[GameStop makes a zillion dollars by buying the game you paid $60 bucks for back from you for $8 and then reselling it for $40. Prove you're not gonna take it any more by... running a con? That's what my pal, film critic, Consumerist blogger and former game journo and SVGL-ally Phil Villarreal suggests you do in the following excerpt from his deadpan-sociopathic (and funny, of course) tome Secrets of a Stingy Scoundrel. SVGL does not condone, encourage or endorse criminal activities, so if you try this, don't tell me.
Experience with Internet People dictates that despite this preface, some of you are still going to read this and somehow end up thinking I wrote it because it is printed on my blog. SO LET ME YELL IN YR FACES THIS IS A BOOK EXCERPT, PHIL WROTE IT NOT ME, IT IS REPUBLISHED HERE WITH PERMISSION SO IF YOU LIKE IT GO BUY HIS BOOK AND IF YOU HATE IT GO YELL AT HIM.]
Video-game and DVD retailers stick it to you by refusing to accept opened disc packages for returns. Should you accidentally buy a copy of Pootie Tang, Kangaroo Jack, or Kung Pow! Enter the Fist and not realize the error of your ways until you’ve broken the seal, the policy leaves you with little recourse other than lugging it over to a used DVD shop, where you’ll quite possibly be put through the indignity of fingerprinting and a driver’s license check for a measly 50 cents in cash or a dollar in store credit. Sure, you could march the DVD back to the store and appeal to a manager, but ninety-nine times out of 100 you’ll only be wasting your breath. After all, it says right there on the receipt that the company doesn’t accept opened DVDs or software for returns. The manager can just tell you to read the receipt, making you look like an ass in front of everyone behind you in line.
Notice a few sentences ago, however, that I said “little recourse,” not “no recourse.” There’s a devious, deceptively obvious magic trick you can pull that will let you tiptoe around the policy and return your rancid DVD or game for the cash you so foolishly squandered, deflecting the supposedly hidebound policy back in the customer service desk’s defenses like a light saber would a laser gun blast. Employing this Force requires no browbeating, smooth talking, or voodoo sacrifices—just a little bit of moxie and a resolve to keep a straight face.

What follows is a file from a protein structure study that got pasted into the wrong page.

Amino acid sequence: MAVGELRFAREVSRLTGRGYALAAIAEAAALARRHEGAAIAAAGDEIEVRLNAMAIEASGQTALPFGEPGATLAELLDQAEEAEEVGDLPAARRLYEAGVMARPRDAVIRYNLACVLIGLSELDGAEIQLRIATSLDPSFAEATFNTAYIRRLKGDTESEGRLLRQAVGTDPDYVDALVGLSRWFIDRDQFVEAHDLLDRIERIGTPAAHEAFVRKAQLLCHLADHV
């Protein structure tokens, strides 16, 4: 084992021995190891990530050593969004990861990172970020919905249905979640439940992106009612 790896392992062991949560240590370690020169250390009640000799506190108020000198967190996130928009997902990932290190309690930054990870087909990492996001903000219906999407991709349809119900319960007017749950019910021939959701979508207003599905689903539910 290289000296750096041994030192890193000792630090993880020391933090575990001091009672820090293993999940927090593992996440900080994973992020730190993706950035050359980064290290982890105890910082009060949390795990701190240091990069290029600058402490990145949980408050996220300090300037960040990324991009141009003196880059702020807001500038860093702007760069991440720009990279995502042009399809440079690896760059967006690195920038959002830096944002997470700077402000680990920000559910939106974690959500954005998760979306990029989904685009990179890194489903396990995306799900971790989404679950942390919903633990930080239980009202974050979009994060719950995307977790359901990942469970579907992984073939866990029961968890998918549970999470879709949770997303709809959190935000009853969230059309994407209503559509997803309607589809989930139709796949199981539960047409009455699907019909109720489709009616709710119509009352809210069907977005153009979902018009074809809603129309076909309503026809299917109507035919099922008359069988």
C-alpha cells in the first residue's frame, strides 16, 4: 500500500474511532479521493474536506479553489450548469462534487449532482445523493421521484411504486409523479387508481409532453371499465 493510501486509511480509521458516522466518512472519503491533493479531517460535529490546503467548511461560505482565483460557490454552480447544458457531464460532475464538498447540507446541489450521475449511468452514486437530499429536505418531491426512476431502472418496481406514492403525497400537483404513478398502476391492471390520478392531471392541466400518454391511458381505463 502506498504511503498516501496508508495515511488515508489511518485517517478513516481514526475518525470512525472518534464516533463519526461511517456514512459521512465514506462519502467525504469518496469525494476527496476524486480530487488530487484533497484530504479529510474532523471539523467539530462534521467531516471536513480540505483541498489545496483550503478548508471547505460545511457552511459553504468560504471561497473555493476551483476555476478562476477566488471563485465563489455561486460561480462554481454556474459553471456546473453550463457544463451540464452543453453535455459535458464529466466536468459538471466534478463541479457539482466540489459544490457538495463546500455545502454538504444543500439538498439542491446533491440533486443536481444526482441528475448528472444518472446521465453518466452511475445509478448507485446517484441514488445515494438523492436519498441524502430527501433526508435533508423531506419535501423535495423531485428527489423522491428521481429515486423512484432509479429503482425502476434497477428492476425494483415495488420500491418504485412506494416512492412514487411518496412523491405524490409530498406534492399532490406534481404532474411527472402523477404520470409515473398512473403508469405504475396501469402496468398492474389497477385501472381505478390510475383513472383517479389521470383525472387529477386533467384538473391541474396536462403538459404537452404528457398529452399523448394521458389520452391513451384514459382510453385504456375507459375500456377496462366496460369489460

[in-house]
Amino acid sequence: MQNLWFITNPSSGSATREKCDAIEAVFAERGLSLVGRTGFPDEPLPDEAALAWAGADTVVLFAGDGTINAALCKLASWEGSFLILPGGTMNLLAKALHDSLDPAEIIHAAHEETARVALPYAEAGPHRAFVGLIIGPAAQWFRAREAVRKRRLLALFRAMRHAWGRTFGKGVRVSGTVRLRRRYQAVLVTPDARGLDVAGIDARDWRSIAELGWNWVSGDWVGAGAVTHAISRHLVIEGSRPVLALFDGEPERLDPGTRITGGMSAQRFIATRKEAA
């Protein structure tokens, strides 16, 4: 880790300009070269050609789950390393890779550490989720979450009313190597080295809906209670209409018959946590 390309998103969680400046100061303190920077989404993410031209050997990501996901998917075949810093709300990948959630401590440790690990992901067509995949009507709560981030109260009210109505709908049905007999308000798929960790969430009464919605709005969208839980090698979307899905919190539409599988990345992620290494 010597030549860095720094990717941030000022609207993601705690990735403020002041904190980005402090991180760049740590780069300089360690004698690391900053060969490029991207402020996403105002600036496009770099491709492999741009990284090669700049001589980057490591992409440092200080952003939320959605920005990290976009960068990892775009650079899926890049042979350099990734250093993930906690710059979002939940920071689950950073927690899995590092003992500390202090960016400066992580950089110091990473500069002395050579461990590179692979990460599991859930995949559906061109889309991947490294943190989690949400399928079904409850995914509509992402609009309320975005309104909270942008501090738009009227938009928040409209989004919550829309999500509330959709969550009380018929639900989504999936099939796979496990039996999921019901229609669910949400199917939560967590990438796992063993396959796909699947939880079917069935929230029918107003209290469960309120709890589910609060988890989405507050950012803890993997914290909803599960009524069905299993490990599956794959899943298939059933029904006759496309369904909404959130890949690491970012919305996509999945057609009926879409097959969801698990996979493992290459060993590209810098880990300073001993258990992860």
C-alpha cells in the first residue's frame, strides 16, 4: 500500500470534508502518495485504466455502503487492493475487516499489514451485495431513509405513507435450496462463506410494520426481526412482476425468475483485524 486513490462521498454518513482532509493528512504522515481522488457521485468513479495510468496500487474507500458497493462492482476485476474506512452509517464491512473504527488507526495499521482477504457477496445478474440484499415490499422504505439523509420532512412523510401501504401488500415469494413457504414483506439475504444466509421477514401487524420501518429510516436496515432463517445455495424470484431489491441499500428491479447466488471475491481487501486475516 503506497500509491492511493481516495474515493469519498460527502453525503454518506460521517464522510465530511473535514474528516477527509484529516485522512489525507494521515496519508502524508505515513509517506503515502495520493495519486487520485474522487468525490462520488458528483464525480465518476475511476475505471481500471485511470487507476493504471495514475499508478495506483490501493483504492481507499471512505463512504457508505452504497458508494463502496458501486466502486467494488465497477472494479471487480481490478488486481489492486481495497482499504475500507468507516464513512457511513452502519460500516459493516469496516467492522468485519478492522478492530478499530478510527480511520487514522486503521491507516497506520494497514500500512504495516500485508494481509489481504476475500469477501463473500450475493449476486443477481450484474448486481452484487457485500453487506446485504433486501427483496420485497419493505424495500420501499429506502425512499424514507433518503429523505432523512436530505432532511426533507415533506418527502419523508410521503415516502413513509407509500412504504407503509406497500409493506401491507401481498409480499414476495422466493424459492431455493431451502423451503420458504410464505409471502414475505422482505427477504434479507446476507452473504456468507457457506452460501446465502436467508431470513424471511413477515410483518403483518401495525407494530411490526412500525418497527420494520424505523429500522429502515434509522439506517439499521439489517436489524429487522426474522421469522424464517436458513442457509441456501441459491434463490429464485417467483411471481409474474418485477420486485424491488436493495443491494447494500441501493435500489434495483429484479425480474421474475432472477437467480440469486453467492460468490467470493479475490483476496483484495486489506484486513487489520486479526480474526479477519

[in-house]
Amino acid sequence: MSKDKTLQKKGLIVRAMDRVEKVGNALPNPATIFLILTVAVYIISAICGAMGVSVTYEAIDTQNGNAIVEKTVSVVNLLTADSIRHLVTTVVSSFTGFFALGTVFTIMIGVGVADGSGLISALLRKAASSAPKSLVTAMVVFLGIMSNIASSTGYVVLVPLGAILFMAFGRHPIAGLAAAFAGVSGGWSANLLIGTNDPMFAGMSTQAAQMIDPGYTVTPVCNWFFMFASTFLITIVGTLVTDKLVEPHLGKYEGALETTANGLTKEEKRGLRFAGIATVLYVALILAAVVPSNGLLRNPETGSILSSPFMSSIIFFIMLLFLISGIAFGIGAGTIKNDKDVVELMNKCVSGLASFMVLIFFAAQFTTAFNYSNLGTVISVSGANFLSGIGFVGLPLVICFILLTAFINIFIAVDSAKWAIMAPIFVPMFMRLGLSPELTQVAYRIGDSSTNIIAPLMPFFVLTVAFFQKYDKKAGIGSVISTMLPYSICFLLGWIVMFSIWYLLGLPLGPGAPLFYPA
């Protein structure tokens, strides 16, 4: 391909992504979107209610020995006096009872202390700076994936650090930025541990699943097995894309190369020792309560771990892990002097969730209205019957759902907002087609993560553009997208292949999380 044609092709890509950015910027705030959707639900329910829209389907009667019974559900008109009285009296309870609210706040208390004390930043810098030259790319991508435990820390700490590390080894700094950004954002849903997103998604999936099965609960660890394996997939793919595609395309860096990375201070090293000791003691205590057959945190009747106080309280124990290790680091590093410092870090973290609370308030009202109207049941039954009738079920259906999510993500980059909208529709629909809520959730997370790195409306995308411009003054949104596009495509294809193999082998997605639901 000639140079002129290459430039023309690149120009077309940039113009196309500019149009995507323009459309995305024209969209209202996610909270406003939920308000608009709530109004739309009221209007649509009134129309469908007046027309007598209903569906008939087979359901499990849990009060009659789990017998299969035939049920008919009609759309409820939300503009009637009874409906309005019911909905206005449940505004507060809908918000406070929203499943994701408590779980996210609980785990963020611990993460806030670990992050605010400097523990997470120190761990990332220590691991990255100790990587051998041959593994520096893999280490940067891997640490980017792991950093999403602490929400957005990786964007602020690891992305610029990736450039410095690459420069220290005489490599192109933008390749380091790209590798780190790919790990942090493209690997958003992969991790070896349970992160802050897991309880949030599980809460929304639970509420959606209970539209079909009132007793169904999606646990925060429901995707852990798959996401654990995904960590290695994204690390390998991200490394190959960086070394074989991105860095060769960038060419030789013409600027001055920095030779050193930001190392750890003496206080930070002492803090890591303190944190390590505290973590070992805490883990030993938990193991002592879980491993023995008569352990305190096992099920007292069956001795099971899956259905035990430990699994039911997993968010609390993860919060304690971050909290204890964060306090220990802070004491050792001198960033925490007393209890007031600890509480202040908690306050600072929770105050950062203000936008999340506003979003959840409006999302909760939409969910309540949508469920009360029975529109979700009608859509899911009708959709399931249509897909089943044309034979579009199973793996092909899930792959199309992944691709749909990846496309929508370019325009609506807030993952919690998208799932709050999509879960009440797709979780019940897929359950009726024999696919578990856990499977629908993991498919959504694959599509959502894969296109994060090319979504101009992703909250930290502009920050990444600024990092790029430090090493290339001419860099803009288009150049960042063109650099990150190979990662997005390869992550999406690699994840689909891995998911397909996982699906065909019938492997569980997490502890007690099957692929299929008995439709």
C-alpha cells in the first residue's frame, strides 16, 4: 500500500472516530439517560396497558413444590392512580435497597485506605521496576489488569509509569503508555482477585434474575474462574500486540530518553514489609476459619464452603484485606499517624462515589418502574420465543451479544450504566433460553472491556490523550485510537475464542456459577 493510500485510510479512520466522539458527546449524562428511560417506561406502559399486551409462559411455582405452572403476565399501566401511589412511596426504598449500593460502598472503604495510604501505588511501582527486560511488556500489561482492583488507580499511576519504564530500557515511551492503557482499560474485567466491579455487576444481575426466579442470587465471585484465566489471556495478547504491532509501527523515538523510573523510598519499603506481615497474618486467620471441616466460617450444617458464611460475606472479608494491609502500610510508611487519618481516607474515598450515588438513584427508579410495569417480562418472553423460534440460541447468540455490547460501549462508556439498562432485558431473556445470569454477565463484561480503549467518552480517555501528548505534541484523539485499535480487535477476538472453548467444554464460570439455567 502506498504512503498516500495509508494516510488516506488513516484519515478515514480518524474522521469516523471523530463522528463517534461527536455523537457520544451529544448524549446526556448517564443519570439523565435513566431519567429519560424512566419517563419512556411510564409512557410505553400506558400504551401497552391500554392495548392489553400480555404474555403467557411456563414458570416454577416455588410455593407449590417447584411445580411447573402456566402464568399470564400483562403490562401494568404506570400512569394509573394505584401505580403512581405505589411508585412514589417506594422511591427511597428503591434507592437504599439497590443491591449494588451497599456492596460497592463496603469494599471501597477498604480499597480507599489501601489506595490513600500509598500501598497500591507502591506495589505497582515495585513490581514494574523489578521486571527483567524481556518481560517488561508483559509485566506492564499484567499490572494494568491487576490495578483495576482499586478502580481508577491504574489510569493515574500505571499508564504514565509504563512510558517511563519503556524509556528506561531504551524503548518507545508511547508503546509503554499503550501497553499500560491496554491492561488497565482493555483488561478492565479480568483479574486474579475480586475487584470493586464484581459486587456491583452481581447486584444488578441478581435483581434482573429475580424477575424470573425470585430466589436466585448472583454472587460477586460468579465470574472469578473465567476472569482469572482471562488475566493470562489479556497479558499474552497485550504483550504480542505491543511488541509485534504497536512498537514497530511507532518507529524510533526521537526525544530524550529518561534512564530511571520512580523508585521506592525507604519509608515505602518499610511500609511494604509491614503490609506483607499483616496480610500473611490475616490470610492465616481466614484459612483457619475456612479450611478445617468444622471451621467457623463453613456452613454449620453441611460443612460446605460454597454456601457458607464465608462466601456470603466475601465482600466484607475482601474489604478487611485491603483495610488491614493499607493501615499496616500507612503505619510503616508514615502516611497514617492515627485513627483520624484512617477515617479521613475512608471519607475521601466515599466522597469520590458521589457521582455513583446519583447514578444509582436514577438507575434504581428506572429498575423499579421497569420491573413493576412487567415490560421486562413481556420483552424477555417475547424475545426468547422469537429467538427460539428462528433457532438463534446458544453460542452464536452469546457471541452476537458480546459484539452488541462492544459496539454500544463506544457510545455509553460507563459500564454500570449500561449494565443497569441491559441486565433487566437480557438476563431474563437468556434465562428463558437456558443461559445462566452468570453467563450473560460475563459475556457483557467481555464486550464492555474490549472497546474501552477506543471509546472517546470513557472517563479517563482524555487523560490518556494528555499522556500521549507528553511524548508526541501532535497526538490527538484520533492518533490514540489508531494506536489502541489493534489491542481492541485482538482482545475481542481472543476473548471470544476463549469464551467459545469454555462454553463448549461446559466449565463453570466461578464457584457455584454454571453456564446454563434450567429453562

Now that I’ve backed into the juicy stuff for a couple hundred words, here are the goods: Tell the man behind your desk that your disc is “defective” and “doesn’t work,” which is the whole truth in the metaphorical sense in the case of, say, Kung Pow! because it’s a defectively conceived film and the humor just doesn’t work. Any reputable business will swap out your opened DVD for a fresh, unopened number directly off the rack.
At this point you may be shaking my book and screaming “So what? Now I’ve bought another copy of the same awful DVD. How does this help me in any way?”
Patience, my sinister-minded son. You’re only halfway home. True, you may have a copy of an awful DVD in one hand, but in your back pocket you’ll still have the receipt from the original purchase. This document combined with your new DVD equals cash. If you want to be sneaky and prudent about it, you can just come back the next day and make the return, or you can be a hard-ass and just go for it in the same transaction. There’s a decent chance you’ll have to do some arguing to get your way, but relax—so long as you retain your composure and refuse to give in, you’ll win because you’re standing not only on the moral high ground but the legally firm position. All you need to do is have the manager read the part on the receipt that likely says, “Unopened discs may be returned within seven days” and you make him look like an ass in front of everyone in line.
You’ll be an instant intergalactic hero. Once your opponent gingerly hands you the receipt that says the purchase price has been credited back to your account, feel free to shout the “ZEEEOOOW!” sound of the light saber in an act of glorious domination. The geeks in line behind you will understand where you’re coming from.